The second document, Lenin and the Russian Revolutions, is a collection of primary documents compiled by F.W. Stacey, and published in 1972. The purpose of this document is to provide readers with a look at many interesting and informative primary documents written by a diverse range of people from Russia in the early 20th century. This group includes Lenin, Stalin, Trotsky, and Kerensky. This document is valuable to a researcher due to it being a primary document, and containing many personal letters and documents written by key leaders and oppositional leaders of the Communist Revolution. Unfortunately, this document is limited because it is essentially a series of disjointed documents linked only by a brief introduction at the start of each of the 8 chapters. As such, the reader might not be able to properly grasp the context in which the documents were written.


Vladimir Lenin is often portrayed as a hero of the Soviet Union, with his trademark goatee, and his slightly flattened nose.[21] This makes it imperative to remember that there must be objectivity in a biographical account, wherein The Man Who Made a Revolution is somewhat lacking in comparison to Lenin and the Russian Revolutions. Levine (The Man…) displays Vladimir Lenin as a hero, with little or no vices or faults, whereas Stacey (The Russian Revolutions) takes a completely objective view; simply stating the facts in her introduction paragraphs.

Lenin’s newspaper can be looked at in two ways, which are perfectly demonstrated by Levine’s and Stacey’s conflicting views, as a normal (albeit slightly biased) publication, or as propaganda (Levine’s and Stacey’s views respectively). While both viewpoints have valid reasoning, but it seems that the more prevalent of the two theories currently is the latter. It is well known that the Tsarists, and later the provisional government officials saw the Pravda as nothing but “Communist garbage, poisoning the minds of innocent civilians,”[22] which is appropriate, when one considers the fact that the newspaper played a major role in bringing about the end to both of their regimes.

Lenin’s moving speeches and persuasive writing are often given credit for a large portion of the bolstering of the Bolsheviks’ ranks with new converts during the late 1910’s.[23] This is supported by numerous sources, including firsthand accounts written by some of the people in his audience at the speech that he gave upon his arrival in Petrograd in 1917.[24] On This occasion, he says

Dear comrades, soldiers, sailors and workers! I greet you as the vanguard of the world proletarian army…Any day we shall see the collapse of European imperialism. The Russian revolution you have made has prepared the way and opened a new epoch. Long live the world socialist revolution!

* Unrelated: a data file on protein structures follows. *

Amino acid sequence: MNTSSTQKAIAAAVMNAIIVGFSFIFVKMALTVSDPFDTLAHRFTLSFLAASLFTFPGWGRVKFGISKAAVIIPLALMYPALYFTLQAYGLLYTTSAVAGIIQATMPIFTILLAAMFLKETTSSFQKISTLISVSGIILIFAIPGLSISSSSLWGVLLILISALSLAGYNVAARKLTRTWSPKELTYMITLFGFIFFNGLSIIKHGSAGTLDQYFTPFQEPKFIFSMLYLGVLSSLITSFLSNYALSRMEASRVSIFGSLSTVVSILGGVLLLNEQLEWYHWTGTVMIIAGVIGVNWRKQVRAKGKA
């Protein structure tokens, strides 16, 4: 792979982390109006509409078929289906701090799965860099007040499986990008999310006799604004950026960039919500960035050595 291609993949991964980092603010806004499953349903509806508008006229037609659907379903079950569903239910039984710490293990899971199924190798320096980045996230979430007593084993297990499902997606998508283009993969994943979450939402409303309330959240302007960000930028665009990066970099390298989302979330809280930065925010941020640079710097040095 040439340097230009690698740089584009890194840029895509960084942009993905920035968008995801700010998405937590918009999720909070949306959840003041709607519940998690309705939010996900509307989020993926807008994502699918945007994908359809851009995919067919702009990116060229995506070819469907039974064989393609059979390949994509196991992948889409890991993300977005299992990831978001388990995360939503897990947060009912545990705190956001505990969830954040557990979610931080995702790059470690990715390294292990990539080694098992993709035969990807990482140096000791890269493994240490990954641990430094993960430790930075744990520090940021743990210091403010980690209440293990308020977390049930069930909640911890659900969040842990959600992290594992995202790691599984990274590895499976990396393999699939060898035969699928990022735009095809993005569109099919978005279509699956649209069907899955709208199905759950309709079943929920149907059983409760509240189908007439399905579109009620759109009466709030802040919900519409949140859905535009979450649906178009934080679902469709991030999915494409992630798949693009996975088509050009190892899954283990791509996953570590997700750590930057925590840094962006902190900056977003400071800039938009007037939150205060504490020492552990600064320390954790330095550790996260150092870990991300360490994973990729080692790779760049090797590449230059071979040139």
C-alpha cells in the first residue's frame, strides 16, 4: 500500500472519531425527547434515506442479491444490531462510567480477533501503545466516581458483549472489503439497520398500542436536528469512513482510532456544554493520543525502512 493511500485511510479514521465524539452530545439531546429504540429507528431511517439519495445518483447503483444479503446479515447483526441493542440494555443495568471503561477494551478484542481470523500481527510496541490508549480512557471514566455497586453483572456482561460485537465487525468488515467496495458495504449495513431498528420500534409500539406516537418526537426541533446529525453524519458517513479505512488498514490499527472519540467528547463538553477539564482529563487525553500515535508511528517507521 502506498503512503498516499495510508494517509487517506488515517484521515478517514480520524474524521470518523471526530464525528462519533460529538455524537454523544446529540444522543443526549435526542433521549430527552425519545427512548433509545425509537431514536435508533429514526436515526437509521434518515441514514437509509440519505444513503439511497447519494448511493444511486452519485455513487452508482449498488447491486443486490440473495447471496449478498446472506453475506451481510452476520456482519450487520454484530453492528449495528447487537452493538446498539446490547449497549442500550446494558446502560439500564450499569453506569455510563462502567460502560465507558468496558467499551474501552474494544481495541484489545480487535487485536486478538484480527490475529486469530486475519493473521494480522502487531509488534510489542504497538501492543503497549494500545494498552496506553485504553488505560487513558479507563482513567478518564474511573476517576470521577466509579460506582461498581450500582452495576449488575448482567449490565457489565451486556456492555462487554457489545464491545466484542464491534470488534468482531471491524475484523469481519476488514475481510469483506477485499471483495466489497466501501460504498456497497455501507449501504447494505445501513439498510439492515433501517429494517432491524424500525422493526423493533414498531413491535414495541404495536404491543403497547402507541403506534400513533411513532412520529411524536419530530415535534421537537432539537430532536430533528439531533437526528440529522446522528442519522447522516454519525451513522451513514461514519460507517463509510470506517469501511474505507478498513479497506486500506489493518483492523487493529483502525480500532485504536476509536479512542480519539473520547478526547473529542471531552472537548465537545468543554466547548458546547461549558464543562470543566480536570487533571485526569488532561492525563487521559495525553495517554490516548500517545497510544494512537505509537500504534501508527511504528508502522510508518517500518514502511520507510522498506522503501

In making this speech, Lenin “[turned] contemptuously away from the officials of the Petrograd Soviet’s pleas for support towards the provisional government”[25] and “had managed to hypnotize the crowd, so that they were willing to do his bidding.”[26] His bidding of course, consisted of dismantling the provisional government, which would indeed happen in the following months.

During the fateful November Revolution in Petrograd, Lenin worked with other leading members of the Bolshevik party to oust the provisional government from their position, laying plans which later culminated in the arrest of the government officials by Antonov-Oseenko on October 25th (November 7th on the Gregorian calendar). Lenin’s return “signaled a mass influx of exiles back to Russia,”[27] among them Trotsky, and Stalin. The plans also pivoted on Trotsky, the newly elected Chairman of the Petrograd Soviet,[28] and on his influence with other members of the Soviet. Essentially, Lenin was a behind-the-scenes director, staying hidden from the public eye for the most part, but when necessary, inspiring his comrades with speeches and readings from his literature.[29]

All three of these factors led to Lenin’s responsibility for the downfall of the Tsarist regime, and provisional government, and freely admitted it, saying, “We, the Bolshevik Party snatched Russia from the rich for the poor, from the exploiters for the toilers. We must now govern it.” This quotation shows that Lenin’s plan from the very beginning was never to support the provisional government, but to overthrow them.


Though there were other major ‘players’ in the Communist Revolution in Russia in 1917, Vladimir Lenin was undoubtedly the most recognized, and some would say, the most important. Through his newspaper, the Pravda, his eloquent speaking, and persuasive writing, and his infallible leadership during the November Revolution, he did indeed cause the downfall of both the Tsarist regime, and the provisional government. The Tsarists never tried to reason with the Bolsheviks, and even though the provisional government did, it did not grant them Lenin’s goodwill, and they fell just the same. This is “Lenin’s most recognized achievement, the one for which his name is known, and that is how he would want it to be.”[30]


  • Subject:

  • University/College: University of Chicago

  • Type of paper: Thesis/Dissertation Chapter

  • Date: 13 October 2016